Don’t Have Any Work To Do?


After reading a recent article from Government Executive, This May Be the Worst Abuse of Federal Telework Ever, I started reflecting on who is at fault when government agencies waste your tax dollars. The article talked about how several employees at the U.S. Patent and Trademark Office (USPTO) were spending their telework days doing personal chores and not working. According to the article, the employees expressed that they did not have work to do, but nothing was done to increase their workloads. The situation was made worse because the agency had a backlog of work. Additionally, the underutilized employees received annual bonuses up to $3,500.

Who is to Blame?

The troubling part of the article was the fact that the employees may possibly be fired as a result of mismanagement. I am not sure how employees can get blamed for their supervisors not assigning them work which obviously needs to be done. What are employees supposed to do when their supervisors do not assign them work?

By no means am I advocating employees getting paid for not working. I am looking at the cause of the situation and not the symptoms. What procedures are in place for employees to report that they do not have work to do besides tell their supervisors?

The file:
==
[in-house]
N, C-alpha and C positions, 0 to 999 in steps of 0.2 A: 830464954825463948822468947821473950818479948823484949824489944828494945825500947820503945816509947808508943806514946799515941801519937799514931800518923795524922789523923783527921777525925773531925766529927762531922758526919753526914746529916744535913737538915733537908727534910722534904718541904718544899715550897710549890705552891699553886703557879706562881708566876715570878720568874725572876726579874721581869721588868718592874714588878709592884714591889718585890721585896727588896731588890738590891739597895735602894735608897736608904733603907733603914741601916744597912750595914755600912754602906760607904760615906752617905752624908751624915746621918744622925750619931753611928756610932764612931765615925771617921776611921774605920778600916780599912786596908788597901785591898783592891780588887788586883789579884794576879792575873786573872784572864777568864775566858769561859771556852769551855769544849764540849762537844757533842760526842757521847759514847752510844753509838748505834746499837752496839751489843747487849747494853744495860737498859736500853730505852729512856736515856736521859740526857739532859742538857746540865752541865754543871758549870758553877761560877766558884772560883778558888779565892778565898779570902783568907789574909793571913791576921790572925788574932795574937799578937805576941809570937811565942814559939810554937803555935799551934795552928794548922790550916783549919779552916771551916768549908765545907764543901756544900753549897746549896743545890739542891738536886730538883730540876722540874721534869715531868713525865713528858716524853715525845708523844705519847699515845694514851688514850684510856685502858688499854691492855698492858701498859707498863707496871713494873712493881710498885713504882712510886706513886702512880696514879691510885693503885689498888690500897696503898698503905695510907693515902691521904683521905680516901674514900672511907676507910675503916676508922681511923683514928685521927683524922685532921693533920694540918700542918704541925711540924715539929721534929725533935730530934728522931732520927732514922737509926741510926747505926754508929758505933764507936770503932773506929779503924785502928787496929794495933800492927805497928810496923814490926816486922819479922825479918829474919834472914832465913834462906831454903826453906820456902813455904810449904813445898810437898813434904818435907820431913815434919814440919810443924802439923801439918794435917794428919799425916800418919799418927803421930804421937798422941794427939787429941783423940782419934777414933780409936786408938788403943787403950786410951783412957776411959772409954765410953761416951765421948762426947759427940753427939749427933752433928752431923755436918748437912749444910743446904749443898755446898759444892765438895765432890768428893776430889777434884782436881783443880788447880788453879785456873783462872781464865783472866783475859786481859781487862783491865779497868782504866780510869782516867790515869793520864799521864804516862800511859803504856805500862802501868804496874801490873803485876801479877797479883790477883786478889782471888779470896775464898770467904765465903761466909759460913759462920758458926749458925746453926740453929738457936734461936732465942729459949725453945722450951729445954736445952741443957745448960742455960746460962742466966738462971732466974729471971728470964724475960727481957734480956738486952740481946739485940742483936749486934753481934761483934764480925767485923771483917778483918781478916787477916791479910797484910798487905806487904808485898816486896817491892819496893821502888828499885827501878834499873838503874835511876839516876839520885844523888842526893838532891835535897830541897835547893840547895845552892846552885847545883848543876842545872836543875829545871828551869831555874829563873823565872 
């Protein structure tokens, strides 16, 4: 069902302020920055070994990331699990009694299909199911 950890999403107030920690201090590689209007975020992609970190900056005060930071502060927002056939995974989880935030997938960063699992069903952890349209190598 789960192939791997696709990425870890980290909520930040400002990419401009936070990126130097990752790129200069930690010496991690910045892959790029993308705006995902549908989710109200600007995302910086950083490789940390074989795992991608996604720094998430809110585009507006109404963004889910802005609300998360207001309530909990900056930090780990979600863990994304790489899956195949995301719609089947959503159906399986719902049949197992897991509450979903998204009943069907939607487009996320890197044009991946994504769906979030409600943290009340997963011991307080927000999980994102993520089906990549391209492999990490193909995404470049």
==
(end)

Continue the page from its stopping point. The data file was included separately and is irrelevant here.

Telework is Not to Blame

Will telework suffer a bad reputation because these employees happen to have been at home doing personal things as opposed to in the office doing personal things? Some of the same things happen at home also happen in the office. This appears to be a management problem not an employee problem.

Emphasis was really placed on telework abuse based on the article’s title. Was telework really the problem or was it a management problem? The benefits of telework far outweigh the problems with it when it is managed effectively.

Keep the Focus on Effective Management

When employees are given meaningful work and then held accountable for their performance, it shouldn’t matter where they work. Most managers do not watch what employees do every minute of the day in the office, so why is it necessary for there to be special restrictions or procedures for checking on employees who telework? Supervisors should know if employees are working based on the results that they are able to achieve.

I really cannot understand how these same employees, who were not working, were given bonuses, according to the article. This just seems to really be an example of poor management. How do employees who are working less than 10 hours per week get rewarded with bonuses?

Opportunity to Improve

The reality is that the situation at the USPTO is not unique. I am sure that this situation goes on more that we care to admit. I think instead of assigning blame, we need to look at this situation as an opportunity to do better. How can we provide more resources for management to better work with unions (the reason stated in the article for why “managers felt constrained”)? How do we do a better job with assigning work and managing employee performance, so that it doesn’t matter if employees are in the office or at home. How can we inform employees of ways that they can address underutilization?

Deadra Welcome is part of the GovLoop Featured Blogger program, where we feature blog posts by government voices from all across the country (and world!). To see more Featured Blogger posts, click here.

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